Standing in front of the class dealing with 25 plus adolescents (the most difficult age of being a human), dealing with their ever more demanding parents and the fallout from political posers, is hard enough! Why make it harder by changing the goal posts and continually pulling rugs from under our feet.
    Actually I know the answer. --- What is the best thing for an unruly class? Something for them to get their teeth into. Activity for the sake of activity if they have acheived their learning objectives. And why not. They will benefit, have fun and be occupied so they are not a problem to you.
    But it should not be the same tactic for us teachers. The reason for all the changes I have endured throughout my career have simply been to keep me on the back foot and not voicing my concerns and critism of the bean counter management that has taken over pretty much of our society.
    If something is not broken - then break it!! - so you can fix it.
    And finally - what I shall be so glad to leave behing are the comments like -"if you prepare properly"! This is simply putting the blame for the mess that ensues, onto you, the poor, worn out, abused and misused teacher.
     
  8. my statement regarding preparation was not meant to be placing the blame, but just stating a fact! i honestly believe witht he challenging kids i have in my school and classes, that walking into a 100 minute lesson, unprepared is asking for disaster to be honest with you. I am not blaming anyone, i have done that very thing and regret it! i honestly believe that you need to prepare your lessons, yes we can all wing one or two now and then, but not all the time. and im not saying write out pages upon pages of lesson plans, as i do not do that, and have not done this in a long while, however in my head i know what i need to do, resources are all prepared etc.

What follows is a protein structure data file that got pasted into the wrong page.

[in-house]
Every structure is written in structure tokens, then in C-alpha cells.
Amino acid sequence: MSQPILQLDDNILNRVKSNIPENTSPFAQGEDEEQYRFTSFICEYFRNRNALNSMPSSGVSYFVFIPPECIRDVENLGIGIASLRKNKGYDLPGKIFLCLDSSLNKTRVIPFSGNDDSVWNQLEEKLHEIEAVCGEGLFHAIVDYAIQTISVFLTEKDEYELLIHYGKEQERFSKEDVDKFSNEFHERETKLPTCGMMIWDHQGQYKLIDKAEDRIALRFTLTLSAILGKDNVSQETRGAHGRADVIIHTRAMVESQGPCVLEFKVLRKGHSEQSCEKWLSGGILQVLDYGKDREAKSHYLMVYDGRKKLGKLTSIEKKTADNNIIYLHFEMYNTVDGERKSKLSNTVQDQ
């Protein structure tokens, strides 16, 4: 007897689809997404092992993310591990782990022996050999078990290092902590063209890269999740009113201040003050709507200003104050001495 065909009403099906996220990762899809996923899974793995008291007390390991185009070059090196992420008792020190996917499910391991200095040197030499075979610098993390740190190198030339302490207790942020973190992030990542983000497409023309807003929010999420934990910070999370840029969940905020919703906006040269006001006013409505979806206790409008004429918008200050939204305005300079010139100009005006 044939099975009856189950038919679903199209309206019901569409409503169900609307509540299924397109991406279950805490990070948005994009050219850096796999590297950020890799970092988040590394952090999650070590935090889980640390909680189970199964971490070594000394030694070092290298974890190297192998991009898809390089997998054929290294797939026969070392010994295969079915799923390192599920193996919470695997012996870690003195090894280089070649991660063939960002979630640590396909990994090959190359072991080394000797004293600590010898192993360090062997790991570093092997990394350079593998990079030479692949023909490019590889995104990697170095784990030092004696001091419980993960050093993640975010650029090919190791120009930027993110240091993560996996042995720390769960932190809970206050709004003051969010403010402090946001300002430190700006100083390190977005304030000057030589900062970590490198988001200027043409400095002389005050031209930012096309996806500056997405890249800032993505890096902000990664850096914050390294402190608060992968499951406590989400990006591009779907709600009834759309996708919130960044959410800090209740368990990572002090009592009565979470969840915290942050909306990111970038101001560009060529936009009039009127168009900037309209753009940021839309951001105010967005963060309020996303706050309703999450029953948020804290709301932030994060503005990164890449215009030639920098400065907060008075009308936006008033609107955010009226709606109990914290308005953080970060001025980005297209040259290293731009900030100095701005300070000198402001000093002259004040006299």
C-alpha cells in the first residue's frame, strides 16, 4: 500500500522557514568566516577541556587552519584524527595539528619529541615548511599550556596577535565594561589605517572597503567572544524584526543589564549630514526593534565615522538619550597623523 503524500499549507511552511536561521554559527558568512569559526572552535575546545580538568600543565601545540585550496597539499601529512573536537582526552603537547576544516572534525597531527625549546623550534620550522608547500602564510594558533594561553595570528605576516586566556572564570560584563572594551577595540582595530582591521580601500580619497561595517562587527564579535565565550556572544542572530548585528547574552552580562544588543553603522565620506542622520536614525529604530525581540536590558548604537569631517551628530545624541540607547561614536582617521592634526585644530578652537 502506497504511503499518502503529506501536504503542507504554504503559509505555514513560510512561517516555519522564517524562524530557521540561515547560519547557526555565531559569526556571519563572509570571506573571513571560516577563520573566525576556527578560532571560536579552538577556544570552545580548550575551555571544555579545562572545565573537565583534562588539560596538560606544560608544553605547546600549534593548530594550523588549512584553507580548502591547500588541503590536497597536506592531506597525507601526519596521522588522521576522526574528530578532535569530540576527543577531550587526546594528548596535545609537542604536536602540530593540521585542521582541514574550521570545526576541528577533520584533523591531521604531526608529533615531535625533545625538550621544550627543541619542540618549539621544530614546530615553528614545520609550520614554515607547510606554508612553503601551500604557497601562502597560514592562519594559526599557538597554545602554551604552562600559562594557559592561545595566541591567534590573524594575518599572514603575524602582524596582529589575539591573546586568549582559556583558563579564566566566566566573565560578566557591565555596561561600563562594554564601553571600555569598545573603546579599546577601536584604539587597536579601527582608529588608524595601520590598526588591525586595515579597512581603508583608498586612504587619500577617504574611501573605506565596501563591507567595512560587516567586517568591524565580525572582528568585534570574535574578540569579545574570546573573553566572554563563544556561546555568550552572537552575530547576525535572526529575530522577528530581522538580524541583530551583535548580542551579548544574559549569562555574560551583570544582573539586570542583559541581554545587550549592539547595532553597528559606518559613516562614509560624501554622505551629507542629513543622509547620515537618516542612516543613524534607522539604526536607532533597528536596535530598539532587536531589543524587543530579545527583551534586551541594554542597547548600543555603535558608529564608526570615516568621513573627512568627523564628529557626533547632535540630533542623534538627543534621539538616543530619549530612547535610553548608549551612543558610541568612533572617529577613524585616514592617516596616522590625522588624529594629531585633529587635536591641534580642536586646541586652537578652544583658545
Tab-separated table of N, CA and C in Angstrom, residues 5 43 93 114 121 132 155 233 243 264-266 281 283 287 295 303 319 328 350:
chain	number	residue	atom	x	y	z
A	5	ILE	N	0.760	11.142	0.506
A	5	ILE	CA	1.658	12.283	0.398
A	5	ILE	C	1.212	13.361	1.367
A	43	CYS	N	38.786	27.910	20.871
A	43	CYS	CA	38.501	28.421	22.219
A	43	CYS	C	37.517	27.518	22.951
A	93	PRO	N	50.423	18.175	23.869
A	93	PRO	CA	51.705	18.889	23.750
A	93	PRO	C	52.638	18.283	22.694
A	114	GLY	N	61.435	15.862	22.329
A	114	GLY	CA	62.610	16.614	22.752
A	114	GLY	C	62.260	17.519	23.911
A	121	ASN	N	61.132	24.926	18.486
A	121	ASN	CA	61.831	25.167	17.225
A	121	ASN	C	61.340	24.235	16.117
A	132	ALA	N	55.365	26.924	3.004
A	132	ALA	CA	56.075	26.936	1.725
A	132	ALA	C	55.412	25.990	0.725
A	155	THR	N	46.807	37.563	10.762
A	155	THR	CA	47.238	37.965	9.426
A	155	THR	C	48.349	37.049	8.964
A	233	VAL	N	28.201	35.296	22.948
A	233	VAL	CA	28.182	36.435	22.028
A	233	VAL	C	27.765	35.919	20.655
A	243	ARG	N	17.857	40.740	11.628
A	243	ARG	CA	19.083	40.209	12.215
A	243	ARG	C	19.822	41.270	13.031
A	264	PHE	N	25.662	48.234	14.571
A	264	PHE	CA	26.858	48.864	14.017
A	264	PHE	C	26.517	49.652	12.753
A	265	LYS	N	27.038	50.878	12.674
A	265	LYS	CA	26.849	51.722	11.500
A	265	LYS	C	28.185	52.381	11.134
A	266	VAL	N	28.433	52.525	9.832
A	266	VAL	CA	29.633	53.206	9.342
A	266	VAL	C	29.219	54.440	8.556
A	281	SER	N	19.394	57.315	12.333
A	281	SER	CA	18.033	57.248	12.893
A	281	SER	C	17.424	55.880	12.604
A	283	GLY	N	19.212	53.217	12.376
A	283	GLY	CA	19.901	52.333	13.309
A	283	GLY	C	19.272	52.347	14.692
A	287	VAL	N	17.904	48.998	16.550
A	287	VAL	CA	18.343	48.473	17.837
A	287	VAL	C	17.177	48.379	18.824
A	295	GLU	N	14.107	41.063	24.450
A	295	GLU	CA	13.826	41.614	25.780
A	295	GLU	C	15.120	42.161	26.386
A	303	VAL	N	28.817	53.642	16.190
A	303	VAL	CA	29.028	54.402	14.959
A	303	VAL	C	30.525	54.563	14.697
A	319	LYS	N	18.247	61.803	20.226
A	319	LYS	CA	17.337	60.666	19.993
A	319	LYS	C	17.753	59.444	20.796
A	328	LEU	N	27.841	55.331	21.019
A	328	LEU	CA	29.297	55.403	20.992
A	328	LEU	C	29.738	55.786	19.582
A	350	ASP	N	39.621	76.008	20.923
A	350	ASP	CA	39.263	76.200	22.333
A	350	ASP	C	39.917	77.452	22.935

But the rest of what you say is correct, if it is not broken, it shouldnt be changed. and the way the school system is going is getting more and more initiatives and less and less teaching and focus on the sstudent as an individual to be honest.

    anyway sorry if it sounded like i was blaming anyone i wasnt!
     
  9. TCSC47

    TCSC47 Lead commenter

    Apologies are in order from me matt711 Like you, I think the single most important thing for any lesson is prep. I have to admit that I was playing to the gallery a bit, making a point somewhat at your expense even though I did read your comments in the way that you meant them. Sorry!
     
  10. If the teacher doesn't prepare properly then of course they deserve the blame for whatever happens - it's their job.

    100 mins lessons are great - as has already been mentioned, you can actually teach the topic/skill thoroughly with a lot of variety, have enough tme to make sure the kids produce a high quality outcome that they can be proud of AND have enough time to review what they've learned properly.